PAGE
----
Harry E. CRISCI, Appellant v. UNITED STATES of America v. Carole L. McConnell; H. Brian Crisci.

No. 09-4080.United States Court of Appeals, Third Circuit.Submitted Under Third Circuit LAR 34.1(a) October 22, 2010.
Filed: October 22, 2010.

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[EDITOR’S NOTE: This case is unpublished as indicated by the issuing court.]

On Appeal from the United States District Court for the Western District of Pennsylvania (D.C. No. 07-cv-01331), District Judge: Honorable David Stewart Cercone.

Jeffrey G. Brooks, Esq., Brian J. Kahle, Minto Law Group, Pittsburgh, PA, for Appellant.

Brittney N. Campbell, Esq., Yonatan Gelblum, Esq., Andrew E. Weiner, Esq., United States Department of Justice, Washington, DC, for United States of America.

Before: HARDIMAN, GREENAWAY, JR. and NYGAARD, Circuit Judges.

HARDIMAN, Circuit Judge.

Harry E. Crisci appeals the District Court’s summary judgment in favor of the Government on his claim for the return of funds seized by the Internal Revenue Service in partial satisfaction of corporate tax liabilities. We will affirm largely for the reasons articulated by the District Court.

Because we write for the parties, we recount only the essential facts.

Harry Crisci was the majority shareholder and owner of a company called Ideas in Motion, Inc. (the Company). His two children, Brian Crisci and Carole McConnell, were the Company’s President and Controller, respectively.[1] In 2003 and 2004, the Company incurred tax liabilities totaling over $400,000, almost half of which were “trust-fund taxes.”[2] Under the Internal Revenue Code, any individual responsible for the collection of, accounting for, and payment of trust-fund taxes who willfully fails to perform these obligations may be held personally liable for a penalty equal to the amount of the trust-fund taxes owed. 26 U.S.C. § 6672(a). Under this provision, the IRS could hold the Criscis personally liable for the Company’s trust-fund taxes. All other corporate taxes were assessable only against the Company, which could obtain a discharge through bankruptcy. United States v. Pepperman, 976 F.2d 123, 130 (3d Cir. 1992) (“[A]though trust fund taxes technically are nondischargeable in bankruptcy . . . corporate dissolution has the practical effect of discharging the corporate debtor from its unpaid tax liabilities.” (citations omitted)).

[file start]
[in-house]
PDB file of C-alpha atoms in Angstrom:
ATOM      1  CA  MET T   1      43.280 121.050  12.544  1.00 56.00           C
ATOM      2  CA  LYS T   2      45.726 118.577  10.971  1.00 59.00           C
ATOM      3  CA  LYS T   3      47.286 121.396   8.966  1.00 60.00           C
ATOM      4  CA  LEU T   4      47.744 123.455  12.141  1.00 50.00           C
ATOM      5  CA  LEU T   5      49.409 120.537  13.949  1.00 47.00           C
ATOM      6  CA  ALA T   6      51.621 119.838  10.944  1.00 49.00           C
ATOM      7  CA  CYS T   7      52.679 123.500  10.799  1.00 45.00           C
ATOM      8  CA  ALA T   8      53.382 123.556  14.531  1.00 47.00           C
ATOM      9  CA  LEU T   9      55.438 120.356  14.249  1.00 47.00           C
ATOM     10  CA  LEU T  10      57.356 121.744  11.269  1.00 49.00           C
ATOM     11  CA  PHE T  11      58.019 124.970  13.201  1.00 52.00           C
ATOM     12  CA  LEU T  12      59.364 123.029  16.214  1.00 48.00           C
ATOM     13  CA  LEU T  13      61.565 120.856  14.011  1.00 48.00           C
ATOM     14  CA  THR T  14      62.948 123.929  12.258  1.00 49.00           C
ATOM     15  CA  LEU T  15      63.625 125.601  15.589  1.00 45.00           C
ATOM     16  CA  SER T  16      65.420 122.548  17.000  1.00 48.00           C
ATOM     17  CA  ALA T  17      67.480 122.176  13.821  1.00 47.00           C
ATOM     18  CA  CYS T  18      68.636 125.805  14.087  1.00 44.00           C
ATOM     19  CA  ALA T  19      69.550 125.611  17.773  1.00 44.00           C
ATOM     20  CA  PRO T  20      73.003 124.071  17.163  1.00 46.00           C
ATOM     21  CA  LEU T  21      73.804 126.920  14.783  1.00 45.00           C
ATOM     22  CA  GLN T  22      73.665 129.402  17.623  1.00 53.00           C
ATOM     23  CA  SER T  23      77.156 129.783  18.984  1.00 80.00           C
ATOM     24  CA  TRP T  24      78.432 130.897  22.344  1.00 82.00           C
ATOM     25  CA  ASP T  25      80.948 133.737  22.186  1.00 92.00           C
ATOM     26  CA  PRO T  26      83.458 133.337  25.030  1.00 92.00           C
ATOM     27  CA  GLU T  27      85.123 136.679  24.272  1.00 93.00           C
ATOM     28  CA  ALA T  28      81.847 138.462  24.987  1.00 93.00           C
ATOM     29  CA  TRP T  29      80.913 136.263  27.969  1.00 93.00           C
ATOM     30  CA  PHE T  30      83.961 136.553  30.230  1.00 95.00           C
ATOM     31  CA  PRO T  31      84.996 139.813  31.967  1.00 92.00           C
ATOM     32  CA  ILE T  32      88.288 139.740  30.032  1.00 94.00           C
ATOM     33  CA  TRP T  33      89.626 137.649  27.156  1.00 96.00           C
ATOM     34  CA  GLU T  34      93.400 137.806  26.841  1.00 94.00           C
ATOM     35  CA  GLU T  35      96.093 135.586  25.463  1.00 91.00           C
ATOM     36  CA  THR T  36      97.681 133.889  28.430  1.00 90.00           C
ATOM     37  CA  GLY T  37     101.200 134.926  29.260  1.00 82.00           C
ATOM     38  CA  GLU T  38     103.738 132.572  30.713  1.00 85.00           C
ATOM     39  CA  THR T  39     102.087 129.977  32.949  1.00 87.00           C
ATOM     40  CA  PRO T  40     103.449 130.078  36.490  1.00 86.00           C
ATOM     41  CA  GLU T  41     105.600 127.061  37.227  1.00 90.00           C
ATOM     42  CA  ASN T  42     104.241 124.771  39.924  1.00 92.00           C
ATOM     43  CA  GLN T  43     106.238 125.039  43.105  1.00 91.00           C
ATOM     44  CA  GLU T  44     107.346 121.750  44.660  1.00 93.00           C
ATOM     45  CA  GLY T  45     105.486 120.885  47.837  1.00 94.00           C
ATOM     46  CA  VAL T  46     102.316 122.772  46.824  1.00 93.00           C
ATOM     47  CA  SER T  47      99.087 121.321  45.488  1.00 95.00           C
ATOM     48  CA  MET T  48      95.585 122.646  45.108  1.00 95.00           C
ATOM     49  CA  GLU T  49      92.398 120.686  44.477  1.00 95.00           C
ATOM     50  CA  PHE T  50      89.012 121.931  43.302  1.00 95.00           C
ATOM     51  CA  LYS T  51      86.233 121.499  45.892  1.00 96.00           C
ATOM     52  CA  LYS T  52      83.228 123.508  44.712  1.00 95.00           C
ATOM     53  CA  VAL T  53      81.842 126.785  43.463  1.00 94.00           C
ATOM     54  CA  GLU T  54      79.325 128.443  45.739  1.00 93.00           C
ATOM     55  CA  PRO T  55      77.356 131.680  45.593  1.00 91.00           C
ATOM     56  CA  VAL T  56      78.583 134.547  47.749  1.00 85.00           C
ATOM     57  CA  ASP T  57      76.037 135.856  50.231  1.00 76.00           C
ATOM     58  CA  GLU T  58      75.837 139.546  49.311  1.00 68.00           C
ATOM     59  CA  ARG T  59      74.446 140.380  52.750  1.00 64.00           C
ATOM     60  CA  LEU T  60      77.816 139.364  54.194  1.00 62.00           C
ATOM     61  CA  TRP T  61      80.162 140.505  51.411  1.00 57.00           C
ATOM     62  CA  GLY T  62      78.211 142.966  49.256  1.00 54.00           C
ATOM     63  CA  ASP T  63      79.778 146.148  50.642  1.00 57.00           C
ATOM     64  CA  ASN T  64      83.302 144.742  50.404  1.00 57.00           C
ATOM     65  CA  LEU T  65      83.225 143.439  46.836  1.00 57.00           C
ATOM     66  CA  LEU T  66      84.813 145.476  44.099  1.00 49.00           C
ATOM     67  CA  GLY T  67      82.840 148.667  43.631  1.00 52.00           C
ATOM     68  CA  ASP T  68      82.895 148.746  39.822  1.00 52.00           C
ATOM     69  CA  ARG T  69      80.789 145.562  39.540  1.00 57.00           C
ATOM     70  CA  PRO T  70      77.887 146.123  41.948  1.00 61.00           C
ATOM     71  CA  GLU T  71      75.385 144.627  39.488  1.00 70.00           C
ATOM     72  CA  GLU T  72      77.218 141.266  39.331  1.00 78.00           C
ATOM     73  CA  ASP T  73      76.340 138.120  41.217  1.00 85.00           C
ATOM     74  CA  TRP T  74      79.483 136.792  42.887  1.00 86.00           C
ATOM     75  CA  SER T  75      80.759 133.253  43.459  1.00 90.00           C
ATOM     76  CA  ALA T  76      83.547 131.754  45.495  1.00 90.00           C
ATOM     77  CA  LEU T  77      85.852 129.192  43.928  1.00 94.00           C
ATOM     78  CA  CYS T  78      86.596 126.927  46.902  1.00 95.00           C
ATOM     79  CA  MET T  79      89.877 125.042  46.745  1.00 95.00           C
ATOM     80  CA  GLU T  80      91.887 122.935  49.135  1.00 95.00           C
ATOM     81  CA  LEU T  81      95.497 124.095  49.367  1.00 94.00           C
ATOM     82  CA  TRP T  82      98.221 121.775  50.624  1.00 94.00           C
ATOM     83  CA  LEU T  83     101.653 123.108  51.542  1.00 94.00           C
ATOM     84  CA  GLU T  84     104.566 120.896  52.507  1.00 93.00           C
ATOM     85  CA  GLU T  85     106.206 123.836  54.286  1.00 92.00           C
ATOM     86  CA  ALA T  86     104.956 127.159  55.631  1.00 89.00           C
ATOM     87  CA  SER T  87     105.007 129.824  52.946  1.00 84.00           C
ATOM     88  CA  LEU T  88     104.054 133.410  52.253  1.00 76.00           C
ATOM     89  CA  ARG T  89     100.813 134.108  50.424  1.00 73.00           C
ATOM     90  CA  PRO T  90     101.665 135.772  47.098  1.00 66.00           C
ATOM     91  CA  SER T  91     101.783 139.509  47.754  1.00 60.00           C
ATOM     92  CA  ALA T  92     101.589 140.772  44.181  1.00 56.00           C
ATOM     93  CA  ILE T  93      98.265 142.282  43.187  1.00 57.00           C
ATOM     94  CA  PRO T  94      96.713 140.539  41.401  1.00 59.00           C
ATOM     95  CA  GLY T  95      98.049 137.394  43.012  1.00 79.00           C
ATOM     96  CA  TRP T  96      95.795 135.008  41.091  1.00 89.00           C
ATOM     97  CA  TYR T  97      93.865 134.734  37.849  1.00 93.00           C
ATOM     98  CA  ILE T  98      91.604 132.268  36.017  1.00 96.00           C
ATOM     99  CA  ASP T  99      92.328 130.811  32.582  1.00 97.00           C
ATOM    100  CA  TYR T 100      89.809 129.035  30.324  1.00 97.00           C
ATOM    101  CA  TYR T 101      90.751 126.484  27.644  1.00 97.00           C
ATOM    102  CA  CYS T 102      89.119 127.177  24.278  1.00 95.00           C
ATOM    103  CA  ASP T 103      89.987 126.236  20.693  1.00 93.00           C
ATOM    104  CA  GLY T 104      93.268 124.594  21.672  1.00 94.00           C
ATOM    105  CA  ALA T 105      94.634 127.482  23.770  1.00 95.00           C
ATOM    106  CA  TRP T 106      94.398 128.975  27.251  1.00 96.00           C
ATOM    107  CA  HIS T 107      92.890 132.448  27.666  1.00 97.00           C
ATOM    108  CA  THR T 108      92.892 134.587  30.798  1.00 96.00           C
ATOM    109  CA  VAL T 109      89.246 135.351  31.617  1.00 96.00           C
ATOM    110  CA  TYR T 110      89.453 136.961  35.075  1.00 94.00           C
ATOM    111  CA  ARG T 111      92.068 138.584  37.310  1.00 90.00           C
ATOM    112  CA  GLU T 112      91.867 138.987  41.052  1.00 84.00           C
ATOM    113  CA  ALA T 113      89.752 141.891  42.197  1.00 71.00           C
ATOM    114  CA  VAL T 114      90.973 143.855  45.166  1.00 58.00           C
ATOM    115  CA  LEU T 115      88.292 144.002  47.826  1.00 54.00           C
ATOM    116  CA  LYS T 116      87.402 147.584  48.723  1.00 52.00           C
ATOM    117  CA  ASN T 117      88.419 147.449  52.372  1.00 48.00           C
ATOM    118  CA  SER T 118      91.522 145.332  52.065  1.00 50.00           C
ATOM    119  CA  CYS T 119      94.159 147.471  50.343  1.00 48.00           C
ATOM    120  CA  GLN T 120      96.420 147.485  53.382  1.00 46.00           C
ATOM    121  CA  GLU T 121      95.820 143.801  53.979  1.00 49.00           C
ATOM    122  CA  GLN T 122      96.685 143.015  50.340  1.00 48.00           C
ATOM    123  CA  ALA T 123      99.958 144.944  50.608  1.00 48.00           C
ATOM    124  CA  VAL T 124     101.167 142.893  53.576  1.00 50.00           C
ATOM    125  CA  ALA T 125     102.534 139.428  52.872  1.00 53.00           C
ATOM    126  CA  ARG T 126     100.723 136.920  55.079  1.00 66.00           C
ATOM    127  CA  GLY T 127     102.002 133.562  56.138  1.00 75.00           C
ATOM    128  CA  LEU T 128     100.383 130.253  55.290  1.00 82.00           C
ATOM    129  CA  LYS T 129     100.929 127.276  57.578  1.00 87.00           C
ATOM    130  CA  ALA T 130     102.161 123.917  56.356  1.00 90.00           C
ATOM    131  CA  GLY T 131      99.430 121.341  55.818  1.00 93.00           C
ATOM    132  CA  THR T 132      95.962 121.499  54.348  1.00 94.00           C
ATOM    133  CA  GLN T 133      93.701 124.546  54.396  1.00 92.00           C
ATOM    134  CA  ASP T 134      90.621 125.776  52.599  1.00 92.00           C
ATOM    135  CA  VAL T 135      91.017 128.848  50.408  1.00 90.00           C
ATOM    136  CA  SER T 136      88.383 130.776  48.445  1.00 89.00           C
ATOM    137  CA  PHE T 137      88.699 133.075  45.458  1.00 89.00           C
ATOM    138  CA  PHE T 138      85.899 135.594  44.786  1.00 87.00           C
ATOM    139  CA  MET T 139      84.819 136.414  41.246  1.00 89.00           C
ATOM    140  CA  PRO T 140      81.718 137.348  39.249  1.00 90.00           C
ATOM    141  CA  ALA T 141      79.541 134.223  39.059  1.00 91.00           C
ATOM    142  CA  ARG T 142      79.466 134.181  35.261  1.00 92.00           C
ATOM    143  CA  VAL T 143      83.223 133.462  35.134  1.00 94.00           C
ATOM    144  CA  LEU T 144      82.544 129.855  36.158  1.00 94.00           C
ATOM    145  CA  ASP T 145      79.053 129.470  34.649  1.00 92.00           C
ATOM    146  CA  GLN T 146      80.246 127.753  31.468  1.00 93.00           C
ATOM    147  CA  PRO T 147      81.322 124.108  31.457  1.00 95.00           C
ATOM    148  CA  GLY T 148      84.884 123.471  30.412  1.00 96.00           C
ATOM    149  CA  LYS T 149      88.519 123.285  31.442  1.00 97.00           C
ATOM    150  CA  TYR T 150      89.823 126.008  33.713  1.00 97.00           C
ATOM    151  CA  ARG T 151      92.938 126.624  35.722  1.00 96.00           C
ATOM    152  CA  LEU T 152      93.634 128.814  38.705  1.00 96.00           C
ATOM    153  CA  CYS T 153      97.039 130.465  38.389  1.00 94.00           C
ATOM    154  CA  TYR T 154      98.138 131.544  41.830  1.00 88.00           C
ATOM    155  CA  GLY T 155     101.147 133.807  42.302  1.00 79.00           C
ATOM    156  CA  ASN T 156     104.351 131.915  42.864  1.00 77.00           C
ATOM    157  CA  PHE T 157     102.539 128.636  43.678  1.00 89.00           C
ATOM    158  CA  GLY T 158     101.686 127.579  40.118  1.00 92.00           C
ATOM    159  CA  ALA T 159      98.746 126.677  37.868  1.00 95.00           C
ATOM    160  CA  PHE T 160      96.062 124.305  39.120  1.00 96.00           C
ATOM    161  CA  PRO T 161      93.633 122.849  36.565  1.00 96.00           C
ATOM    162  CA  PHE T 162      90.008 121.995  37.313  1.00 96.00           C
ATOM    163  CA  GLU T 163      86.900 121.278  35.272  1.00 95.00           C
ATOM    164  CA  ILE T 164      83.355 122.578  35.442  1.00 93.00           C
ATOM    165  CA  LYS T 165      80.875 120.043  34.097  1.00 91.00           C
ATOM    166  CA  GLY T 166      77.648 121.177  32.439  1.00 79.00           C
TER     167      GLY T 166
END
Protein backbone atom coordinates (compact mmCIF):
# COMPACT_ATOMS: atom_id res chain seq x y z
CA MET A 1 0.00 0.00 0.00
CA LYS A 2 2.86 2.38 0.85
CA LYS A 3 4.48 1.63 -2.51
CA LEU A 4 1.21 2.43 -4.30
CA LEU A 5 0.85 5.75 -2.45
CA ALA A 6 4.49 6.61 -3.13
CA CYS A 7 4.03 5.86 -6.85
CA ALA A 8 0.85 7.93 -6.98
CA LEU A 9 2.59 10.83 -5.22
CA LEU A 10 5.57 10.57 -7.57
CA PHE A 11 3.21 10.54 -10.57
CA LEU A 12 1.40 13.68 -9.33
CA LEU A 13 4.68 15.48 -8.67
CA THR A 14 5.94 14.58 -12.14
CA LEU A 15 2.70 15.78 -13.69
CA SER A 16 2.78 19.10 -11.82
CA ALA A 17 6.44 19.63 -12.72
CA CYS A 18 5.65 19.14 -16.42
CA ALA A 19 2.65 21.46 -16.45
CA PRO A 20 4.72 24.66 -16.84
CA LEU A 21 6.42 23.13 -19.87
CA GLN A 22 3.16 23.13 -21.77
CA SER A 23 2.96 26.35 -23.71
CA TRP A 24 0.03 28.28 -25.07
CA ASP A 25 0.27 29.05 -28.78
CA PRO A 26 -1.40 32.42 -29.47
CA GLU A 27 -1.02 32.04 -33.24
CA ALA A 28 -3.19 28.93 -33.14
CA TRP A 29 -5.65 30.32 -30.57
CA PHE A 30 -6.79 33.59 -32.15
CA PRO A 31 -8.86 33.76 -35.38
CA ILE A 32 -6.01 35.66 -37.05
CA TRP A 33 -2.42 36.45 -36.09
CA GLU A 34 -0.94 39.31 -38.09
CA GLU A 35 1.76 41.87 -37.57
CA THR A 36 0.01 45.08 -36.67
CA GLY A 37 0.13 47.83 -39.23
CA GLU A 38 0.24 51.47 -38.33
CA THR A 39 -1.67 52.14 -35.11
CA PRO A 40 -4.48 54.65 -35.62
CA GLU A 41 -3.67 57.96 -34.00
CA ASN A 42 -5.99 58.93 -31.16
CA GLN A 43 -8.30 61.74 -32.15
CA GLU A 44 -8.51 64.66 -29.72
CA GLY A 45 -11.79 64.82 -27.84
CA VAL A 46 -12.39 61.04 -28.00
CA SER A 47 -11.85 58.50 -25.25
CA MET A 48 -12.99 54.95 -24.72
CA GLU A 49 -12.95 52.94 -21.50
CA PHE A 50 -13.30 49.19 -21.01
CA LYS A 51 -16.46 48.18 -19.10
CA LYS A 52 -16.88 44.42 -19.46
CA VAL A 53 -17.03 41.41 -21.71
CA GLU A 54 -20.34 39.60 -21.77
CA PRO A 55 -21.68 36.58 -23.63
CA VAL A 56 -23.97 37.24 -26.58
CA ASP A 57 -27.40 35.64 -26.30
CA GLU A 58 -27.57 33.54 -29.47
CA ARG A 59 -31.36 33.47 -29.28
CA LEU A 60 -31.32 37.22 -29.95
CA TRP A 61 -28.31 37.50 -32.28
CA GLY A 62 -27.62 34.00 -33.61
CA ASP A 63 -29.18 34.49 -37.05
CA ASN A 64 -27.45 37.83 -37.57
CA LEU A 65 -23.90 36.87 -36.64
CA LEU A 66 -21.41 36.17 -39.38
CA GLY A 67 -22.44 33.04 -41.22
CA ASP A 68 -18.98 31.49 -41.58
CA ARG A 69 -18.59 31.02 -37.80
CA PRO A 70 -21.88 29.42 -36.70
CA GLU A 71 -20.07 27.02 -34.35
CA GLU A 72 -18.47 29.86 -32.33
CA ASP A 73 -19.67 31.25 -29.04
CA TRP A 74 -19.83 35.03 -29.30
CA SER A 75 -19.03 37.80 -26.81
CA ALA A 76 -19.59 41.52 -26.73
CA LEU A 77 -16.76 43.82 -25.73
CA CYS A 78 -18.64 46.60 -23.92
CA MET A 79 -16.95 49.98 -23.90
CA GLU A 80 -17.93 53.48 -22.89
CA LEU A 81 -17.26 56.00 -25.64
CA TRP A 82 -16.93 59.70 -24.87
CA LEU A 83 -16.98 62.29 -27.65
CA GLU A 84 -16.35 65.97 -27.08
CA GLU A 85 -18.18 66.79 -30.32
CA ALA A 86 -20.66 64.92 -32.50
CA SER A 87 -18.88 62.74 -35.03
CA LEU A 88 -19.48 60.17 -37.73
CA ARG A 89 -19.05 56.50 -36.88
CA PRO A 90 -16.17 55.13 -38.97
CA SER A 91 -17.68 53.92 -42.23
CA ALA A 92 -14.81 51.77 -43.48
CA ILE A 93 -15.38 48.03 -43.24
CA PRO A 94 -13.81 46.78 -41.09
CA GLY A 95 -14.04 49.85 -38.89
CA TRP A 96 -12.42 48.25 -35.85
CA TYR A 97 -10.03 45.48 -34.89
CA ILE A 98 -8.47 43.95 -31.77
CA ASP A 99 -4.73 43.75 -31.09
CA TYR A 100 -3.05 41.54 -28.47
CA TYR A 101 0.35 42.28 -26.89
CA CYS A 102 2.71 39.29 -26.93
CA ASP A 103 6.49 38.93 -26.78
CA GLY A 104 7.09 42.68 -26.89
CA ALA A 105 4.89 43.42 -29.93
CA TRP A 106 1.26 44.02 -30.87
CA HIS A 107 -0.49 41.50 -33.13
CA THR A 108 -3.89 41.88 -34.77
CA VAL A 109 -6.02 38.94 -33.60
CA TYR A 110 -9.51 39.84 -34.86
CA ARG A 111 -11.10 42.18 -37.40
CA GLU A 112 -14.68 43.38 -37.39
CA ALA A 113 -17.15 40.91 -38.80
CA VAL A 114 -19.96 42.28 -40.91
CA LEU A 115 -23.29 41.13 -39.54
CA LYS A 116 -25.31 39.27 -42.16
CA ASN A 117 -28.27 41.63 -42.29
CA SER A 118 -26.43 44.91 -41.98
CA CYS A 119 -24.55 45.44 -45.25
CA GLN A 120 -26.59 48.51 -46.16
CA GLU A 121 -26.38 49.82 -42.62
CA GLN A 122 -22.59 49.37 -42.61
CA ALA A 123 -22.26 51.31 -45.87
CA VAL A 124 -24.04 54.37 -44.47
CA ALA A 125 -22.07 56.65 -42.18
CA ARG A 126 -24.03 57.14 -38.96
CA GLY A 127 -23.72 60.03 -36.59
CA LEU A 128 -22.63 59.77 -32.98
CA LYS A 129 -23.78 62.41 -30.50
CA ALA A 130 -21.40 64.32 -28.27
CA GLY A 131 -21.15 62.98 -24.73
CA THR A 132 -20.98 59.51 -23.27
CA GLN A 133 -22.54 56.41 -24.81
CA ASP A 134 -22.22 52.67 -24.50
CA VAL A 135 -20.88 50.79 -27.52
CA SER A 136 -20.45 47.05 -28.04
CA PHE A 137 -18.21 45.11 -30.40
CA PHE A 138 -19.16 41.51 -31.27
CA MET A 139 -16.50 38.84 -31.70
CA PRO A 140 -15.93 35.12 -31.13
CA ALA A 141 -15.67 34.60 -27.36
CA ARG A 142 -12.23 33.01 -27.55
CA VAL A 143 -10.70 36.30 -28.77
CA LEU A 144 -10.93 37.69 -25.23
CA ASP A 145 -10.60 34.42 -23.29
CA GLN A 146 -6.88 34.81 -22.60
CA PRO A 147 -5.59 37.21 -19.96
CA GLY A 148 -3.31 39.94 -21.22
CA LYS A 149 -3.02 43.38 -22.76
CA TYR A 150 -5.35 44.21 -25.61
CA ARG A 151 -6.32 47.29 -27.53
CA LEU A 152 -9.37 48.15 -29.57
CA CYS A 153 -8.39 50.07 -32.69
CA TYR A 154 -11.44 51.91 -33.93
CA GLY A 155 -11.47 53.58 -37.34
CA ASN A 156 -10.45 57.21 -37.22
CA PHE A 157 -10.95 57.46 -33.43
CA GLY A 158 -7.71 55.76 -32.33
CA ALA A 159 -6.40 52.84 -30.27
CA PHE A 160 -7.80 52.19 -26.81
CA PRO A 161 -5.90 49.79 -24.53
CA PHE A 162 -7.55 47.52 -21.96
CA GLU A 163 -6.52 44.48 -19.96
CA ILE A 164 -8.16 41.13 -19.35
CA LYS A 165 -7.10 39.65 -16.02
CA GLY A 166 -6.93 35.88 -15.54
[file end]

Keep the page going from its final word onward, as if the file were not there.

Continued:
Several times in 2003 and 2004, the IRS issued to Crisci Notice and Demand for Payment and Notice of Intent to Levy letters. On November 30, 2004, IRS Officers Robert Allingham and William Evans (collectively, Officers) met with the Criscis to discuss the unpaid taxes. The Criscis’ subsequent communications with the Officers left them with the impression that their best course of action was to sell the Company’s assets at auction and voluntarily

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turn over the proceeds to the IRS, specifically directing payment to go first towards their trust-fund liabilities.[3]

The Criscis planned, organized, and executed an auction of the Company’s assets, which raised $192,210.31 after expenses. Upon learning that Brian Crisci had contacted the auctioneer and requested payment of the auction proceeds to the Company, however, Allingham issued a Notice of Levy to secure the funds. Because the proceeds were seized, they were classified as involuntary payments and, at the discretion of the IRS, applied first to the Company’s non-trust-fund tax debt with the remainder applied to the Company’s outstanding trust-fund taxes. Thus, $161,090.62 was credited to corporate taxes and only $31,119.69 to trust-fund taxes, leaving the Criscis personally liable for the lion’s share of the trust-fund liabilities. After the Company declared bankruptcy in 2005, the IRS assessed a $177,182.51 penalty against the Criscis, and Harry Crisci paid the full amount.